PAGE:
Like Paris in the Springtime

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As spring breaks through in little bursts of sunshine and warm days, there is no better way to welcome it than by eating fresh mussels and sipping a glass of wine on the balcony of East Side newcomer Bistro Vendôme. Here, owner and chef Pascal Petiteau (of Jubilee fame) dishes up delightful plates of French classics in an old townhouse. With three levels, lots of sun and a view of the Queensboro Bridge, Bistro Vendôme is a welcome addition to this quiet street.

Whether you sit at the long, sparse bar near the entrance, the cozy basement dining area or at a white linen-covered table in the airy skylight terrace space, what makes this experience most comfortable are Petiteau’s delicate, yet bold dishes. On an earlier visit, we happily slathered the silky duck liver pâté ($9) on slices of fresh bread before sampling the

Sit in the airy skylight terrace space and gaze at Queensboro Bridge while enjoying Pascal Petiteau’s cuisine. Photo by Linnea Covington

sizzling, herb butter-soaked escargots ($10 to $15). These perfectly cooked snails were worth ordering again, so when we went back, we were happy to see nothing had changed. Once they cooled enough to eat, we popped them in our mouths and marveled again at how the commonly rubbery balls of snail managed to melt in a garlicky burst on our tongue.

Escargot aside, the real specialty of the house is the moules-frites ($13 to $15), for which Petiteau is known. Bistro Vendôme serves this dish five different ways, but hands down, the creamy, mushroom broth-drenched Normande was our favorite. The basil and garlic basilic mollusks were surprisingly bland compared with the simple parsley and garlic Provençal. We made sure to soak up the extra juices with a side of salty, crisp fries ($5), which yielded to the liquid just enough to give these potatoes a kick.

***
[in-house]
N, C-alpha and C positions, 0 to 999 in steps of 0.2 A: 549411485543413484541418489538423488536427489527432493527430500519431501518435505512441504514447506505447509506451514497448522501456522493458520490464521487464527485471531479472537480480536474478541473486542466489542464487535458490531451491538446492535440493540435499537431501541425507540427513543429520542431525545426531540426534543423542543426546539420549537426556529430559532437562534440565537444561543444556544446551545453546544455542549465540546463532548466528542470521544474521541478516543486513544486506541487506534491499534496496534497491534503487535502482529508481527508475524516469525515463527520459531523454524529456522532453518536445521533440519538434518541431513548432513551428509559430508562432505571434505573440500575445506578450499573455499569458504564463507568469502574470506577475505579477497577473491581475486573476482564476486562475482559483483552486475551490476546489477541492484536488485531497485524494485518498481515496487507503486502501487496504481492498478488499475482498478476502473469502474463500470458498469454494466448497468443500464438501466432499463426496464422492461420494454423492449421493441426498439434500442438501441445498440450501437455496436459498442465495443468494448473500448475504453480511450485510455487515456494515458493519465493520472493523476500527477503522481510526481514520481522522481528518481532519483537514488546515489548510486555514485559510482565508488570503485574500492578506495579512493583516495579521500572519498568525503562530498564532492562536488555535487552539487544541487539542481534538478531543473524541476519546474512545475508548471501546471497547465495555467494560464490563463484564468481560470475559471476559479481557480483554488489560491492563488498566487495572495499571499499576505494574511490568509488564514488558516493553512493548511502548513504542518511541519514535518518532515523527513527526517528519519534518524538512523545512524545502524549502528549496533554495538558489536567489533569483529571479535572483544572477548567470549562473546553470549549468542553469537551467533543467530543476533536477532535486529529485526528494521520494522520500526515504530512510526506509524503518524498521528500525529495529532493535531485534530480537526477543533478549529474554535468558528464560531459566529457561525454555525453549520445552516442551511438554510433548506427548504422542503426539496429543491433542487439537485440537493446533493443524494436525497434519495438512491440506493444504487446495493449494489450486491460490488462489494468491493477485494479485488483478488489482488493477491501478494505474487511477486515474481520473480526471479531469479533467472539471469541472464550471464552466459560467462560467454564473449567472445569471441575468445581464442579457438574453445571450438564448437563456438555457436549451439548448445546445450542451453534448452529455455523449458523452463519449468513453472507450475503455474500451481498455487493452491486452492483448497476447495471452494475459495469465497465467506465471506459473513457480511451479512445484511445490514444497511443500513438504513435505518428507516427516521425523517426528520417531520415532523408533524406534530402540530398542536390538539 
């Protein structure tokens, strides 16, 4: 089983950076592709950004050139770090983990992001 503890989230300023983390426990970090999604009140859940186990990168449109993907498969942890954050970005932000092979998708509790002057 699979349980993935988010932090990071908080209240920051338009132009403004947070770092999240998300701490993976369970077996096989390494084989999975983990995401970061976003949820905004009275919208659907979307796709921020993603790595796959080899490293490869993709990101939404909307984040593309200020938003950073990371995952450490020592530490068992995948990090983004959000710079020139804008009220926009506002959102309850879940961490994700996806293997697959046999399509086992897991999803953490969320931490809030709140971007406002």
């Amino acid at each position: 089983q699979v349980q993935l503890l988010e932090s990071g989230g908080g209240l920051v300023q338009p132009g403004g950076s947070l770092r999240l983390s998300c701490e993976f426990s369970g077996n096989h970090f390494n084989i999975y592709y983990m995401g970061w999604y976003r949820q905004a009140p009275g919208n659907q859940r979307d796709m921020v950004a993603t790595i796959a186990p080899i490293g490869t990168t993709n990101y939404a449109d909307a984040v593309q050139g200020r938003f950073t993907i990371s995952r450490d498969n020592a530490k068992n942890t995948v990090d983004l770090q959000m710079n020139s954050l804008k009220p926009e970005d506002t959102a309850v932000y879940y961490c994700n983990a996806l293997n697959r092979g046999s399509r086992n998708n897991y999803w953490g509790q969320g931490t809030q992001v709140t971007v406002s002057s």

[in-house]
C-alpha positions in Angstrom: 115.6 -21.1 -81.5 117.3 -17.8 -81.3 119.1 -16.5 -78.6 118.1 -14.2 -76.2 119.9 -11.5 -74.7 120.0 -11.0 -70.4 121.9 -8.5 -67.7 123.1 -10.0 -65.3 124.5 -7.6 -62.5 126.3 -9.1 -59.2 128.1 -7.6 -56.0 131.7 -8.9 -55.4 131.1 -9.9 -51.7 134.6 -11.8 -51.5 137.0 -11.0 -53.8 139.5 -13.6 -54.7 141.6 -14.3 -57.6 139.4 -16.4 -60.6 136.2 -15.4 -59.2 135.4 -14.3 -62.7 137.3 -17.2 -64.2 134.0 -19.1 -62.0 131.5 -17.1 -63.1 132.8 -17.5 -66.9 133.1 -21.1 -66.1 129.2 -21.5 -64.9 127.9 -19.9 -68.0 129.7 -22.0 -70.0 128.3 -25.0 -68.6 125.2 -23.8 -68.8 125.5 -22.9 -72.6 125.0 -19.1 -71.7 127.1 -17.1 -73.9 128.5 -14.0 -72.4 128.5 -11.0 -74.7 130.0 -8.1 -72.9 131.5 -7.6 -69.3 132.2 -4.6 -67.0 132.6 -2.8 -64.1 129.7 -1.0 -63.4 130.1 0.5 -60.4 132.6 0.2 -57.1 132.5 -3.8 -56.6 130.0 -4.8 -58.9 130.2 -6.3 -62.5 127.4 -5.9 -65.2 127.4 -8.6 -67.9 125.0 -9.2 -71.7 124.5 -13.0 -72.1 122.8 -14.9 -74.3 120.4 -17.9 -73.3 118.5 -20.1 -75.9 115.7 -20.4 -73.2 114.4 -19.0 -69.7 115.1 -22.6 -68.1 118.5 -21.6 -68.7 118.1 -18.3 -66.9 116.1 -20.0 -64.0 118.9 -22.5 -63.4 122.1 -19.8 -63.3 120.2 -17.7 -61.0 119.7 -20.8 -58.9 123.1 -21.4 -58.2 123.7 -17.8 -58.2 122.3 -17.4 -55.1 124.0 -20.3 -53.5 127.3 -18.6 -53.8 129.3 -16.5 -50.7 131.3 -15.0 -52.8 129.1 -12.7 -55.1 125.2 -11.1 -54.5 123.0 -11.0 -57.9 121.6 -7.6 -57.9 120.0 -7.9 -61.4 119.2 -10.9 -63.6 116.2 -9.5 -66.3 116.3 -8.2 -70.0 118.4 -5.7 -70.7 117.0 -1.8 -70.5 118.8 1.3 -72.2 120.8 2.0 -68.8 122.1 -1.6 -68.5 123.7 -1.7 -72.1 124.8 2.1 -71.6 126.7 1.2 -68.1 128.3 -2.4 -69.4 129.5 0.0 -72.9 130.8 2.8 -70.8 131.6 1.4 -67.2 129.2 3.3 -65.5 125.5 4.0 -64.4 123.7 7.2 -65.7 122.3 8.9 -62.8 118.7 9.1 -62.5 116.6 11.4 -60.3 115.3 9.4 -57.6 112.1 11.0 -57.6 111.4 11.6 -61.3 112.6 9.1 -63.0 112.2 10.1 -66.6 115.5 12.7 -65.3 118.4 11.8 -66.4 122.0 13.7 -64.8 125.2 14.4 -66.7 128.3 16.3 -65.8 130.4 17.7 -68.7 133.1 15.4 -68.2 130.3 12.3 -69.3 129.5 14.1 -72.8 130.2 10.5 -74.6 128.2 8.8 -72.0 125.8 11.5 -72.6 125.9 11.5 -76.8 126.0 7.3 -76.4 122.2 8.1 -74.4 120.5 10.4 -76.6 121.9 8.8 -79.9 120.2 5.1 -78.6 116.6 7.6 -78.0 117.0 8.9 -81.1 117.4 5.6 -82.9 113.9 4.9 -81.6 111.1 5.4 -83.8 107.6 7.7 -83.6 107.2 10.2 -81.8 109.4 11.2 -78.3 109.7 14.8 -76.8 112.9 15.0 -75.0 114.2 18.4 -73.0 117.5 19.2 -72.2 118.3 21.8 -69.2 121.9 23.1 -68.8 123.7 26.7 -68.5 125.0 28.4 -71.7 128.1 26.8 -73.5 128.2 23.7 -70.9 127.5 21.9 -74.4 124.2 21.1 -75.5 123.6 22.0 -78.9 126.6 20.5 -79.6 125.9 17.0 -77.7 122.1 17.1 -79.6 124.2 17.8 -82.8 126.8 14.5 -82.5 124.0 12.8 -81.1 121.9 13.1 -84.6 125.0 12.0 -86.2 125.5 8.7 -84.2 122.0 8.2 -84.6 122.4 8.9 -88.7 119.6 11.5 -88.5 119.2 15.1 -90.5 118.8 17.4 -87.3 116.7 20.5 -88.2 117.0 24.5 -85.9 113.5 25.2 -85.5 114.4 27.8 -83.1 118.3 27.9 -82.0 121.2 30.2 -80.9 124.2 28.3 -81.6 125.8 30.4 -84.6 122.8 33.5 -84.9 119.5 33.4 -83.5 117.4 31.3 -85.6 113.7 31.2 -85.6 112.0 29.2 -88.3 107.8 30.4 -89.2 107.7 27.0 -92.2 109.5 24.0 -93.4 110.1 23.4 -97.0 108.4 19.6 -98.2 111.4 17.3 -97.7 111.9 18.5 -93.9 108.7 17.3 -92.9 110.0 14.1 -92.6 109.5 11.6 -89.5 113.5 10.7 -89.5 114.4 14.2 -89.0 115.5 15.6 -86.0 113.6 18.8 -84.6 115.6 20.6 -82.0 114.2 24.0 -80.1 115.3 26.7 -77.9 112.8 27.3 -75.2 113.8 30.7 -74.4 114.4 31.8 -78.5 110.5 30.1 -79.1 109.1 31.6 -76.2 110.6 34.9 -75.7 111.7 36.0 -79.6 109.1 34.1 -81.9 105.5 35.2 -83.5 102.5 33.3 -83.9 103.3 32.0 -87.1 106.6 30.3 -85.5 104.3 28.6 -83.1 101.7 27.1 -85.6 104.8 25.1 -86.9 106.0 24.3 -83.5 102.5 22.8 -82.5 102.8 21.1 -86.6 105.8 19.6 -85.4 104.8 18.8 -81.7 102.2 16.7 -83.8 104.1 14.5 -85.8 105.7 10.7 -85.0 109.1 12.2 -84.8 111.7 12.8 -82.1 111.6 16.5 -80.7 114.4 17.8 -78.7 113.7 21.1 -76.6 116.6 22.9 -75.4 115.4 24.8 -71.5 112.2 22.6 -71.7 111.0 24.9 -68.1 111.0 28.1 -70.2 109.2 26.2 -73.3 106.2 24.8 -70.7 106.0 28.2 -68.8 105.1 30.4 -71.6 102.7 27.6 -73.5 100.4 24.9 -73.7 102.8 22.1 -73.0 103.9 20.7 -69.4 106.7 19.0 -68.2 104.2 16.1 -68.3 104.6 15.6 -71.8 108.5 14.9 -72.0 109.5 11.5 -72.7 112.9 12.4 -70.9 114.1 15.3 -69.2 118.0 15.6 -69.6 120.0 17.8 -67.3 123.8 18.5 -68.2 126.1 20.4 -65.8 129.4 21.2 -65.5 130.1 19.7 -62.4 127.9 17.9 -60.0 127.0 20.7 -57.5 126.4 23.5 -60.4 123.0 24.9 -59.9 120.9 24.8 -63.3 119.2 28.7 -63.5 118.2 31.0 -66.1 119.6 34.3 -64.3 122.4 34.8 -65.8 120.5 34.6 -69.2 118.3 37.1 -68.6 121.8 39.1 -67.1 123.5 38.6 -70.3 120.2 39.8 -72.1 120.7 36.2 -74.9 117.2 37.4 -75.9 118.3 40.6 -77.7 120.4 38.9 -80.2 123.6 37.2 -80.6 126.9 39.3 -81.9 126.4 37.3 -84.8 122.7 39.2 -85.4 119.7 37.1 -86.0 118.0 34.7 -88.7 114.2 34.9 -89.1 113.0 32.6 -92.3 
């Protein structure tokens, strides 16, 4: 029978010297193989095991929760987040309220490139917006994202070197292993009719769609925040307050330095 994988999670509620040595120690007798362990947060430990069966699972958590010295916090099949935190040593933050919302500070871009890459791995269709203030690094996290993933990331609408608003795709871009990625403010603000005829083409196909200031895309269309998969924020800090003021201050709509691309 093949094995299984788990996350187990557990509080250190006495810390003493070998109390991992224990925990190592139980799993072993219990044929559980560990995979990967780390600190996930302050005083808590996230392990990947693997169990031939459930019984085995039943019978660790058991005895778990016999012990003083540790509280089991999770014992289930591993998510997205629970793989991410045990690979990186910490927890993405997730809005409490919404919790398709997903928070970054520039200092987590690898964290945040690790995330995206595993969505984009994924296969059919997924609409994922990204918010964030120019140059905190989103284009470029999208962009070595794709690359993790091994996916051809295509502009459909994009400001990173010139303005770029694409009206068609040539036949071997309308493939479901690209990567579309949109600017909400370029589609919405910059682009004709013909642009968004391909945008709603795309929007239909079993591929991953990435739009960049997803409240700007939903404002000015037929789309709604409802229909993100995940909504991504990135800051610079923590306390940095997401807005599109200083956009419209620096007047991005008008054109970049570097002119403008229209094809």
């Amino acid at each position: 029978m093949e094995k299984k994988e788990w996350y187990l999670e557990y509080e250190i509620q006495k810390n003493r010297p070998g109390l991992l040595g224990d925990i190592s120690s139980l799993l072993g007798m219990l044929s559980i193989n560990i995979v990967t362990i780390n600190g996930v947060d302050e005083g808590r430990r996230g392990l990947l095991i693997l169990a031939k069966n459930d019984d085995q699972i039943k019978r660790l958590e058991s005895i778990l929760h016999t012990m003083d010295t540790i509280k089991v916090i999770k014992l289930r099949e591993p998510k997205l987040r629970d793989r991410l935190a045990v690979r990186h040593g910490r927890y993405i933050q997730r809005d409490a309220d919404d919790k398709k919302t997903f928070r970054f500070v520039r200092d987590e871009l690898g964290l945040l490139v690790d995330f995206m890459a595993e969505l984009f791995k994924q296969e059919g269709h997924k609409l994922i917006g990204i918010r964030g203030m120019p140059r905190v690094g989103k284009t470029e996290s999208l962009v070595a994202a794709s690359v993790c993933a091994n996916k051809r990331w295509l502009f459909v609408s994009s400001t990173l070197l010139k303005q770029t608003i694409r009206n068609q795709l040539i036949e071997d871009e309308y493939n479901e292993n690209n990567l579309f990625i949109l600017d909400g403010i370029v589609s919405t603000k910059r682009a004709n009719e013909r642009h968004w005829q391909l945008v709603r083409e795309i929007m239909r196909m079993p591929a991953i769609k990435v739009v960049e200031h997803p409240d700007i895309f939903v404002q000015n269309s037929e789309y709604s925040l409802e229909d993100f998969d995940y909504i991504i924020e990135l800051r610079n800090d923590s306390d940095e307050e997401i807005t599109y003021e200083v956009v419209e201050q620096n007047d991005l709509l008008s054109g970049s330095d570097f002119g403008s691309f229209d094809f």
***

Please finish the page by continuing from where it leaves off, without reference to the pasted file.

Another French favorite Petiteau and his wife, Virginie, offer is an extensive wine list. With a cool, crisp glass of Domaine de la Pinardière muscadet ($7) in hand, we contemplated the dozens of bottles of dominantly French wines. We ended up just getting glasses of robust, berry-tinged tempranillo ($8) to go with the meal.

Off the regular menu, we suggest skipping the chewy, dull tripes à la mode de caen ($22) in favor of the savory parmentier ($25). This shepherd’s pie-like dish offers up juicy morsels of beef cheek, with a light black truffle jus, all in a neat square. We also loved the gently roasted, slightly sweet Maine sea scallops ($25). They came on a bed of tender orzo and porcini risotto, with a light, porky specking of lardo. Another winner was the rosemary-doused rack of lamb ($32), prepared rare with a simple potato gratin. The mustardy steak tartar ($24) is delicious and, since it is made to order, you can get it as spicy or mild as you like. The portion is huge and comes with a side salad and fries that can easily be shared by two, leaving room for dessert.

Try the excellent rich chocolate fondant ($9), which comes with a scoop of meaty coconut ice cream. We also enjoyed the creamy, slightly citrus crème brûlée ($8), made with Grand Marnier and topped with a perfect caramel crust.

All together, Bistro Vendôme is a fine dining experience without the ridiculous prices or over-the-top food. Petiteau keeps his dishes pure and simple, and executes them with class.


Bistro Vendôme
405 E. 58th St.
Between First Avenue and Sutton Place
212-935-9100
Entrées: $22 to $32

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